This blog contains material I wrote and posted on multiply.com between the years 2005 and 2011 only. It does not contain any new material. For newer writing, please check my main blog (Bill the Butcher).
Wednesday, 28 November 2012
The Battle Of Numbers: The Politics of HIV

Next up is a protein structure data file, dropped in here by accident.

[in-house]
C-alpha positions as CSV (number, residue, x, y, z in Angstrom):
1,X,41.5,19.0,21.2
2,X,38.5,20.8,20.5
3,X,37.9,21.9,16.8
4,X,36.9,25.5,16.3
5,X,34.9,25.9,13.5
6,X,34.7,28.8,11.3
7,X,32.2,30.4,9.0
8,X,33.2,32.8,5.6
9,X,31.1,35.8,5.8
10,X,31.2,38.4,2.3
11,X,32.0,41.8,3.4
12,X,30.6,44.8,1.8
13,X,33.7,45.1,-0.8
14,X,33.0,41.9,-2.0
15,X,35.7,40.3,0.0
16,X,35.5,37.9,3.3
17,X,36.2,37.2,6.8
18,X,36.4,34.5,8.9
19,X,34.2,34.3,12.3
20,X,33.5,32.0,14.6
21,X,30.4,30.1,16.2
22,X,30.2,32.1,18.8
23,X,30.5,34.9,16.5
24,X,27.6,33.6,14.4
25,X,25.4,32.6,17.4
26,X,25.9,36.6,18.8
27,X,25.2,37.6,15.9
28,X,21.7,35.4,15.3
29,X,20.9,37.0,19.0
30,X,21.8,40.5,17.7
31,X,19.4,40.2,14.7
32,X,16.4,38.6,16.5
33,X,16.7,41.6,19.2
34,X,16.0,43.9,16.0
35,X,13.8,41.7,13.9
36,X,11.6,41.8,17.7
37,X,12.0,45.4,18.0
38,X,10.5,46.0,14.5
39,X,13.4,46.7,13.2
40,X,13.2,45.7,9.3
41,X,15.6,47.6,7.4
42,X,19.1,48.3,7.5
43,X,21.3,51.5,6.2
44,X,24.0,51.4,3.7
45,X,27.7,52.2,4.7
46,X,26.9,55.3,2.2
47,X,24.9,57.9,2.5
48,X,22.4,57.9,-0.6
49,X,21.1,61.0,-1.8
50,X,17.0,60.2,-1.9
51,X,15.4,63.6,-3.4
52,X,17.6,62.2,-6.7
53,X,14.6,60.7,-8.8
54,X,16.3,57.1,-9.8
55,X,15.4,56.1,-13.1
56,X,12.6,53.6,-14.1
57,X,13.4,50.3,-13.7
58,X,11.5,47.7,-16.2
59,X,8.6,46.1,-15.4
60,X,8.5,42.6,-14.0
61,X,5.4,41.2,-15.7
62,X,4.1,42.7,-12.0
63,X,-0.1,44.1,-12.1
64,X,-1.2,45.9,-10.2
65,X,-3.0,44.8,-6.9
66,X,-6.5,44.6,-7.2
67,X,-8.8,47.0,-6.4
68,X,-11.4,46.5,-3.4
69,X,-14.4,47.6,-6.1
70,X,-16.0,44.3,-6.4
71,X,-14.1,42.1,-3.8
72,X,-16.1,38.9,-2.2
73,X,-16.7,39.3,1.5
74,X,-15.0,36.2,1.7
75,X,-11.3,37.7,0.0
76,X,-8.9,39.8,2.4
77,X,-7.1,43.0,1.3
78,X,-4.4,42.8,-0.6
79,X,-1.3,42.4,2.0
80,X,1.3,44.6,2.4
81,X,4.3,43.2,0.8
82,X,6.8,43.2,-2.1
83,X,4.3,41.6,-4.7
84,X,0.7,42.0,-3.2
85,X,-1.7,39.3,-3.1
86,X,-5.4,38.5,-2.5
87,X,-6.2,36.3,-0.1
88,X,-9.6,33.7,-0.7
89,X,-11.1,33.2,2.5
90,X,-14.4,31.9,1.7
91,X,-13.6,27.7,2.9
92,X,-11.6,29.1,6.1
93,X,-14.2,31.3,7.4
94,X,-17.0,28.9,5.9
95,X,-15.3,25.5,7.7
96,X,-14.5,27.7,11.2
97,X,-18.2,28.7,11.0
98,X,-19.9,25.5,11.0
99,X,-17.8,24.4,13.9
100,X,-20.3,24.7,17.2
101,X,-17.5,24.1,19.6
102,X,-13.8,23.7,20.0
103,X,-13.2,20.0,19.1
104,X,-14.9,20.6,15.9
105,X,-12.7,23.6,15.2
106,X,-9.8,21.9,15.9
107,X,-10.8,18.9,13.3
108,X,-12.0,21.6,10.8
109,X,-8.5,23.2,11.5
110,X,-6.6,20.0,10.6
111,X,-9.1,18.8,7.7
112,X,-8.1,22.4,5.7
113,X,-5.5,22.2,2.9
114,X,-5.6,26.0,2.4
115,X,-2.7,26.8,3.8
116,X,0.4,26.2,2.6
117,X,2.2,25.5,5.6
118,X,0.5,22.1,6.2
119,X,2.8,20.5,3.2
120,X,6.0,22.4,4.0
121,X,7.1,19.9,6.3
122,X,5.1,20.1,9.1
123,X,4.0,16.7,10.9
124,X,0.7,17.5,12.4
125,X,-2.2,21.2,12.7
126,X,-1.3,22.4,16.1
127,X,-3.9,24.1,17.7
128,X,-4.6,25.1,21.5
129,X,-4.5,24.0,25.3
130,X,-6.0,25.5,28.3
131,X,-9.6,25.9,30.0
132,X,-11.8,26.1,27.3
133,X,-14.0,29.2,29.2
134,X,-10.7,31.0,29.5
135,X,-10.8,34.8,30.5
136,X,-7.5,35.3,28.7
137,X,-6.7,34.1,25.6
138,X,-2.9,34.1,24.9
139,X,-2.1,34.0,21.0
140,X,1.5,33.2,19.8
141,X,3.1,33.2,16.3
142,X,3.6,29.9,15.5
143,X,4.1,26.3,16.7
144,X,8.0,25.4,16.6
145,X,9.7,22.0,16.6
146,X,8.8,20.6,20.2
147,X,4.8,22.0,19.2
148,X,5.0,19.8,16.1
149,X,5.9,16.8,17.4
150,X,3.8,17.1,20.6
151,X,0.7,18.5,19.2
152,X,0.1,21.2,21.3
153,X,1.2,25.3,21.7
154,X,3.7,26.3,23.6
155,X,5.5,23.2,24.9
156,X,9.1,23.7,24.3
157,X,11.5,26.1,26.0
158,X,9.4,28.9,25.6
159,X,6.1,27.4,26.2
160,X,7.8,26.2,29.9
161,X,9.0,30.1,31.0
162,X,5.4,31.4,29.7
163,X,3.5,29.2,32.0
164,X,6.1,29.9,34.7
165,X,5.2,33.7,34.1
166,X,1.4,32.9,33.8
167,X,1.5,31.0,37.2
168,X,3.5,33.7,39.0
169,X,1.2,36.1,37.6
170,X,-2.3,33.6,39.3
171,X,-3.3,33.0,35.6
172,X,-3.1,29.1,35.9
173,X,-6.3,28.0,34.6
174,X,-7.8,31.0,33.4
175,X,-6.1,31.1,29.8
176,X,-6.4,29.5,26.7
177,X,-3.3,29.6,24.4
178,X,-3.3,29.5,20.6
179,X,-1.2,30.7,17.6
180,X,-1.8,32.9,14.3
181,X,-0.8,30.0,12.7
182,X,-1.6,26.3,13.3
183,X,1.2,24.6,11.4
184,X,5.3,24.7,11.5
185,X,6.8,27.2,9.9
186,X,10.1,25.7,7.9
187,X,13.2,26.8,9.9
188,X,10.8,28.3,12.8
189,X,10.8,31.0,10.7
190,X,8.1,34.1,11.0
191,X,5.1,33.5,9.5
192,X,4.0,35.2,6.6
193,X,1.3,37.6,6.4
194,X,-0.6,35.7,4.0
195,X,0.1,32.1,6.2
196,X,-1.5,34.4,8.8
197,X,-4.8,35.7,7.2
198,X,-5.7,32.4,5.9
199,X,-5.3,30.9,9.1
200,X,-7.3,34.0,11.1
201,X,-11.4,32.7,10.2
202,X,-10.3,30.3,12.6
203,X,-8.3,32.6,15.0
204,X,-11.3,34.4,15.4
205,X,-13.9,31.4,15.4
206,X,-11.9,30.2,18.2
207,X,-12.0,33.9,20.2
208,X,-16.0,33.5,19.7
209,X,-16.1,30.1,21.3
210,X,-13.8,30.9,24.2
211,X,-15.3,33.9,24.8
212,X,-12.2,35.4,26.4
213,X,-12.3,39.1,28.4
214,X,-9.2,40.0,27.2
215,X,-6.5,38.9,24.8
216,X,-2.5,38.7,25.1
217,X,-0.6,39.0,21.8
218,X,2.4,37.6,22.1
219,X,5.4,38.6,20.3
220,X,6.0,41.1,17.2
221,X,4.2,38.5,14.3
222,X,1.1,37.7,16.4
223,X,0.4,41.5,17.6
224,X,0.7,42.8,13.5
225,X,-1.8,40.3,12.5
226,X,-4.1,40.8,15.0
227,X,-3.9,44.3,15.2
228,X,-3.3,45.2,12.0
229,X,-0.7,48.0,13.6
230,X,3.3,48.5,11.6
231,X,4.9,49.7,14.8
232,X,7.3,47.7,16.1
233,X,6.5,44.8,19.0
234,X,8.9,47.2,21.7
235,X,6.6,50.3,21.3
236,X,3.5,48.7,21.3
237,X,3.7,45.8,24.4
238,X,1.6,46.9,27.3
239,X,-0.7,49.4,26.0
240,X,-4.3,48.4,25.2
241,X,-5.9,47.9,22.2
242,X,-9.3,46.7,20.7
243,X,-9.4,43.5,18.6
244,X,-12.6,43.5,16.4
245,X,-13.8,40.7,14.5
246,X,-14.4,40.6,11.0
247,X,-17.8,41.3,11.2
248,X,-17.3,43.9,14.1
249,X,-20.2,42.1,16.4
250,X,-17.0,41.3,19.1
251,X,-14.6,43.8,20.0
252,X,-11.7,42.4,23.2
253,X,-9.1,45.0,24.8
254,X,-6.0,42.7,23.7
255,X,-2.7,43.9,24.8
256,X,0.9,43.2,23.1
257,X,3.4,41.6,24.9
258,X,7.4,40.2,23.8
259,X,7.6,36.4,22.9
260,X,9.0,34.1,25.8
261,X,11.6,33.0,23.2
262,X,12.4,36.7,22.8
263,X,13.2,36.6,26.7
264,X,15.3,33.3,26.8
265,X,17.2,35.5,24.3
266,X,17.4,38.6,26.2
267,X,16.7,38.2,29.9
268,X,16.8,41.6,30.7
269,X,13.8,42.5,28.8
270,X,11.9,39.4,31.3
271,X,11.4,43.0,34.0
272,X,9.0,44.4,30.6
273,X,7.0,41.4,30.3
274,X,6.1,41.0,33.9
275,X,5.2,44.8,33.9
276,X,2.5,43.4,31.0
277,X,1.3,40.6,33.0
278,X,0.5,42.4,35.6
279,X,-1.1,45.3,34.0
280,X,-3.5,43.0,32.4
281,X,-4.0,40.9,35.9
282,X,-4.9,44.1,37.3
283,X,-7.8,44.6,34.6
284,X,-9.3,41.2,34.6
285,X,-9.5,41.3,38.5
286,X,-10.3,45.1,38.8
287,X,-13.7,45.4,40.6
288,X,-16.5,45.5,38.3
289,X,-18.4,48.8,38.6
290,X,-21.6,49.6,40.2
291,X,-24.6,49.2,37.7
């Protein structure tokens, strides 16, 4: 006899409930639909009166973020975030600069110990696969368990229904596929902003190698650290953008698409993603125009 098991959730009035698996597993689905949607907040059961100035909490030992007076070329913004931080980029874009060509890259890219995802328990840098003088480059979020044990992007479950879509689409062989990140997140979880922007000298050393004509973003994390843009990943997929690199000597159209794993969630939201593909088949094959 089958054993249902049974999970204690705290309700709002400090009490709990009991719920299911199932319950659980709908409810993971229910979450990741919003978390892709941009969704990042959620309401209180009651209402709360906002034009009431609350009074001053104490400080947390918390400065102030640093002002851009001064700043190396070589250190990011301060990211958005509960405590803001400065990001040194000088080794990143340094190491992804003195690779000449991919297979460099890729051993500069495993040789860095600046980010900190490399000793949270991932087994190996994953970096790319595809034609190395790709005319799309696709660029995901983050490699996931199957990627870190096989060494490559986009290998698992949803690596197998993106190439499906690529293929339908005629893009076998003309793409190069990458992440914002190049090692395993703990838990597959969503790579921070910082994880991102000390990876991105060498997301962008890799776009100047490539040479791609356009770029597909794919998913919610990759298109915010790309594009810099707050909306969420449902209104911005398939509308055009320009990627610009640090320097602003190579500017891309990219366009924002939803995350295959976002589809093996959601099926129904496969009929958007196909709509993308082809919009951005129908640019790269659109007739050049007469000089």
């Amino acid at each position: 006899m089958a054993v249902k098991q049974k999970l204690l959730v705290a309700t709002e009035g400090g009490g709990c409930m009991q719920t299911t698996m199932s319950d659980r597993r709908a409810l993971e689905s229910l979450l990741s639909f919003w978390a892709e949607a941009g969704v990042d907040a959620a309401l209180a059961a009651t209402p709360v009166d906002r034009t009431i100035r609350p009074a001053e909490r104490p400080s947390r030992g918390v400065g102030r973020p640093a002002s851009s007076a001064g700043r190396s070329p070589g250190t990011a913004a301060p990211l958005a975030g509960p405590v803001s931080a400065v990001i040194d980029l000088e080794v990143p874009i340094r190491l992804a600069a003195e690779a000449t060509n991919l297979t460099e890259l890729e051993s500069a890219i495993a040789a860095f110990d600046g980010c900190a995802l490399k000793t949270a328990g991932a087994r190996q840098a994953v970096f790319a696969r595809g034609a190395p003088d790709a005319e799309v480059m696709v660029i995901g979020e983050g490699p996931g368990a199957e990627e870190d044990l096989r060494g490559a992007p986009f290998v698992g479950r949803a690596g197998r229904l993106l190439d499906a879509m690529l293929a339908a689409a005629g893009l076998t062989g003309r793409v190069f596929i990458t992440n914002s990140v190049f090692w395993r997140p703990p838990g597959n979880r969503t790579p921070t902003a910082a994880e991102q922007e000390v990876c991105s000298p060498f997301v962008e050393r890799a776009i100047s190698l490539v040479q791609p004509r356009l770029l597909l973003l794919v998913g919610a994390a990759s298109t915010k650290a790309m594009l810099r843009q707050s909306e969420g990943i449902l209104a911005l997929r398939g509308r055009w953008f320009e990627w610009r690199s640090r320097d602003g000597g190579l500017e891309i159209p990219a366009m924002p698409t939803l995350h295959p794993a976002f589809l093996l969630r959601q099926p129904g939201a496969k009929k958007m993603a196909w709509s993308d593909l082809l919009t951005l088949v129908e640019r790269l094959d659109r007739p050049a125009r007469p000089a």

What do you do if you have a rampaging HIV epidemic in your country? I'll come to that in a second. But first let's see just why there is an HIV epidemic ravaging the country. Well, first, there is the compulsion to pretend sex does not exist. Not that the population isn't climbing through the roof, but one doesn't talk of that in polite society. One, rather, bans sex education in schools, since it's against Indian culture (and don't talk of temple prostitutes who used to initiate young men into sex). Never mind that kids are experimenting and (since due to your anti-sex ed sensibilities they don't have the slightest idea of safe sex) doing so without the slightest attempt at caution. And as a corollary to pretending sex does not exist, it follows logically, of course, that when sex is thrust into your face, and you have to admit it exists, you claim it's dirty and/or unnatural. Accordingly, those who buy and sell sex are criminals. And - according to the Indian Penal Code - homosexuality is illegal as well. So, since prostitutes and their clients, not to mention gays, are all criminals, one can't exactly try and ensure they learn safe sexual practices (or at least anyone who does so is aiding and abetting a crime). Then, lest we forget, since sex is dirty and against Indian culture, one can't set up condom vending machines where people, especially young people, can get them. Anyone who goes to a pharmacy in India to buy condoms had better be ready to face sly looks and giggles behind hands - and if you are a woman, you are automatically a hooker, depend on it. And of course, India's trucking community mustn't be forgotten. This is the very large number of men who - fuelled by alcohol, virtually untrained, and away from home and family most of the time - pick up prostitutes from roadside restaurants, drop them off at other stops, and pick up more, all without any pretence at safe sex or condom use (much of the time they're too drunk to use them anyway). So they carry along HIV from one end of the country to another, and share it freely with each other via hookers, and take the virus back as a present to their wives. Of course, it's not just sex, either. Now that our government has seen fit to ban hashish (marijuana) - despite its deep cultural roots in this country - injectable drugs have taken over the market. And addicts have this wonderful habit of sharing syringes with each other... Also, of course, let's not forget our medical faculty. When you have doctors who literally don't know how HIV is spread, and I am notkidding here, you don't exactly have a wall of medical defences up against HIV either. When HIV positive patients are not treated, are shoved around from hospital to hospital, when social ostracism is the only reward of those who go public with their HIV status, the desire to keep one's HIV status a secret is completely logical and understandable. Did I, by the way, talk about HIV status? If you're tested for HIV, you won't, by standard Indian practice, be informed of your status unless you ask. Believe it or not. Now do you understand why we have an HIV epidemic? OK, so we have an HIV epidemic. So what are we doing about it? Introducing condom vending machines? Sex education in schools? Legalising marijuana in order to cut down on intravenous drug abuse? Launching in depth public education programmes to destigmatise HIV positive people? Forget it. What we are doing is ... fighting over how many HIV positive people live in this country. The non-governmental organisations say one figure. Nonsense, says the government, it's a cool million less. Maybe two million less. That still makes between two and three million HIV positive people - more than the entire population of many countries. So what? As long as by playing around with numbers you can hide the enormity of the problem... Personally, I do go along with the theory that some of the organisations deliberately inflate their figures for funding. But, at the same time, I am convinced that their "inflated" figure is still far short of the actual figure. The reasoning is this: In the first place, HIV has a long incubation period, sometimes extending to years. Then, unless the individual is specifically tested for HIV, his status will never be known, and mostly they are not tested for HIV. If he is tested positive for HIV and not told, he will merrily go spreading it around, unknowingly - though he can also go spread it around knowingly if he so chooses. And with our woeful rural and even urban healthcare, patients who actually die of AIDS can easily die either untreated or treated for the symptoms - pneumonia, tuberculosis, or whatever - without the doctor's even suspecting HIV. The majority of HIV cases will fall under these categories - no doubt about it at all, at all. Of course, these problems can be fixed, but that's kind of troublesome. It's far easier to fight over numbers instead.